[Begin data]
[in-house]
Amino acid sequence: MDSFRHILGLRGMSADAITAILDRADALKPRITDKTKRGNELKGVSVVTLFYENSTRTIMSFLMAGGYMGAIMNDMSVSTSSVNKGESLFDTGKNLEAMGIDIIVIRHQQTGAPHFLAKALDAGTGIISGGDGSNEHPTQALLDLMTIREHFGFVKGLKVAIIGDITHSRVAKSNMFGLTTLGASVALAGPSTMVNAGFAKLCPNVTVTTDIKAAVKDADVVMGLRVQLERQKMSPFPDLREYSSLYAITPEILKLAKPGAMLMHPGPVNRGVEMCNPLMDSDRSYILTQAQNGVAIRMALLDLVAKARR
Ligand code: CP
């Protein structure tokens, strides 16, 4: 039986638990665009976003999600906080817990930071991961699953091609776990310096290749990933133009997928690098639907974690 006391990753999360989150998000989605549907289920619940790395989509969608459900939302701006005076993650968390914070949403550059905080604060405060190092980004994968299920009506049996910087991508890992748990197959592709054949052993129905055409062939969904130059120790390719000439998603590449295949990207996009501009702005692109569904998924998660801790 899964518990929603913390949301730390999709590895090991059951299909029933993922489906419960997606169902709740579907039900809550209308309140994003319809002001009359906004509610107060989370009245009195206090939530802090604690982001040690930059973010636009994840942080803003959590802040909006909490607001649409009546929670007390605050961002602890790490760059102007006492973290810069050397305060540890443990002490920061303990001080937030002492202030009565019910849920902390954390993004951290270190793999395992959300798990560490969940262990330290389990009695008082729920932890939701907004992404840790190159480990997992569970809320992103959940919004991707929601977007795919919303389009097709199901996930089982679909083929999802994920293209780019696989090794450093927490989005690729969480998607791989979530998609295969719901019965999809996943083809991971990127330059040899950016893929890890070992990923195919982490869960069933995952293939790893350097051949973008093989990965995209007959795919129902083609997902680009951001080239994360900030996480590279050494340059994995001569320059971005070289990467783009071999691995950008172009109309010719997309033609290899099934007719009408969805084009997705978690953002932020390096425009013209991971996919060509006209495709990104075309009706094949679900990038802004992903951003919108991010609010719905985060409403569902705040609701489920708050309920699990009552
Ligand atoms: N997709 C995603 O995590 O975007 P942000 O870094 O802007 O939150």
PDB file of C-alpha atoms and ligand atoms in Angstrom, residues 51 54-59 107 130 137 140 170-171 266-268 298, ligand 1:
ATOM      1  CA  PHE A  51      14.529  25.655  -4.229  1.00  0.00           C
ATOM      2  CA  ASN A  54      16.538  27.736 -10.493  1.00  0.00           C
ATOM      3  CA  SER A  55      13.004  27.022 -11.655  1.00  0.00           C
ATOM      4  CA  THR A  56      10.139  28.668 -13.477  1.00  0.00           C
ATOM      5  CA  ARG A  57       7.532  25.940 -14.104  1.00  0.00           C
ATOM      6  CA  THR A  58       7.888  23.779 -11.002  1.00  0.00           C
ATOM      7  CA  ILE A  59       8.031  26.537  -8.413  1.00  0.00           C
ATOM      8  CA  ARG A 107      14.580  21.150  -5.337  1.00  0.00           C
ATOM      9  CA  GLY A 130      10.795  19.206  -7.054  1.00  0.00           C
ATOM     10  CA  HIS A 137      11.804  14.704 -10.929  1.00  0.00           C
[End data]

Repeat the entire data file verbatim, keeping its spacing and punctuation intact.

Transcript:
[in-house]
Amino acid sequence: MDSFRHILGLRGMSADAITAILDRADALKPRITDKTKRGNELKGVSVVTLFYENSTRTIMSFLMAGGYMGAIMNDMSVSTSSVNKGESLFDTGKNLEAMGIDIIVIRHQQTGAPHFLAKALDAGTGIISGGDGSNEHPTQALLDLMTIREHFGFVKGLKVAIIGDITHSRVAKSNMFGLTTLGASVALAGPSTMVNAGFAKLCPNVTVTTDIKAAVKDADVVMGLRVQLERQKMSPFPDLREYSSLYAITPEILKLAKPGAMLMHPGPVNRGVEMCNPLMDSDRSYILTQAQNGVAIRMALLDLVAKARR
Ligand code: CP
């Protein structure tokens, strides 16, 4: 039986638990665009976003999600906080817990930071991961699953091609776990310096290749990933133009997928690098639907974690 006391990753999360989150998000989605549907289920619940790395989509969608459900939302701006005076993650968390914070949403550059905080604060405060190092980004994968299920009506049996910087991508890992748990197959592709054949052993129905055409062939969904130059120790390719000439998603590449295949990207996009501009702005692109569904998924998660801790 899964518990929603913390949301730390999709590895090991059951299909029933993922489906419960997606169902709740579907039900809550209308309140994003319809002001009359906004509610107060989370009245009195206090939530802090604690982001040690930059973010636009994840942080803003959590802040909006909490607001649409009546929670007390605050961002602890790490760059102007006492973290810069050397305060540890443990002490920061303990001080937030002492202030009565019910849920902390954390993004951290270190793999395992959300798990560490969940262990330290389990009695008082729920932890939701907004992404840790190159480990997992569970809320992103959940919004991707929601977007795919919303389009097709199901996930089982679909083929999802994920293209780019696989090794450093927490989005690729969480998607791989979530998609295969719901019965999809996943083809991971990127330059040899950016893929890890070992990923195919982490869960069933995952293939790893350097051949973008093989990965995209007959795919129902083609997902680009951001080239994360900030996480590279050494340059994995001569320059971005070289990467783009071999691995950008172009109309010719997309033609290899099934007719009408969805084009997705978690953002932020390096425009013209991971996919060509006209495709990104075309009706094949679900990038802004992903951003919108991010609010719905985060409403569902705040609701489920708050309920699990009552
Ligand atoms: N997709 C995603 O995590 O975007 P942000 O870094 O802007 O939150």
PDB file of C-alpha atoms and ligand atoms in Angstrom, residues 51 54-59 107 130 137 140 170-171 266-268 298, ligand 1:
ATOM      1  CA  PHE A  51      14.529  25.655  -4.229  1.00  0.00           C
ATOM      2  CA  ASN A  54      16.538  27.736 -10.493  1.00  0.00           C
ATOM      3  CA  SER A  55      13.004  27.022 -11.655  1.00  0.00           C
ATOM      4  CA  THR A  56      10.139  28.668 -13.477  1.00  0.00           C
ATOM      5  CA  ARG A  57       7.532  25.940 -14.104  1.00  0.00           C
ATOM      6  CA  THR A  58       7.888  23.779 -11.002  1.00  0.00           C
ATOM      7  CA  ILE A  59       8.031  26.537  -8.413  1.00  0.00           C
ATOM      8  CA  ARG A 107      14.580  21.150  -5.337  1.00  0.00           C
ATOM      9  CA  GLY A 130      10.795  19.206  -7.054  1.00  0.00           C
ATOM     10  CA  HIS A 137      11.804  14.704 -10.929  1.00  0.00           C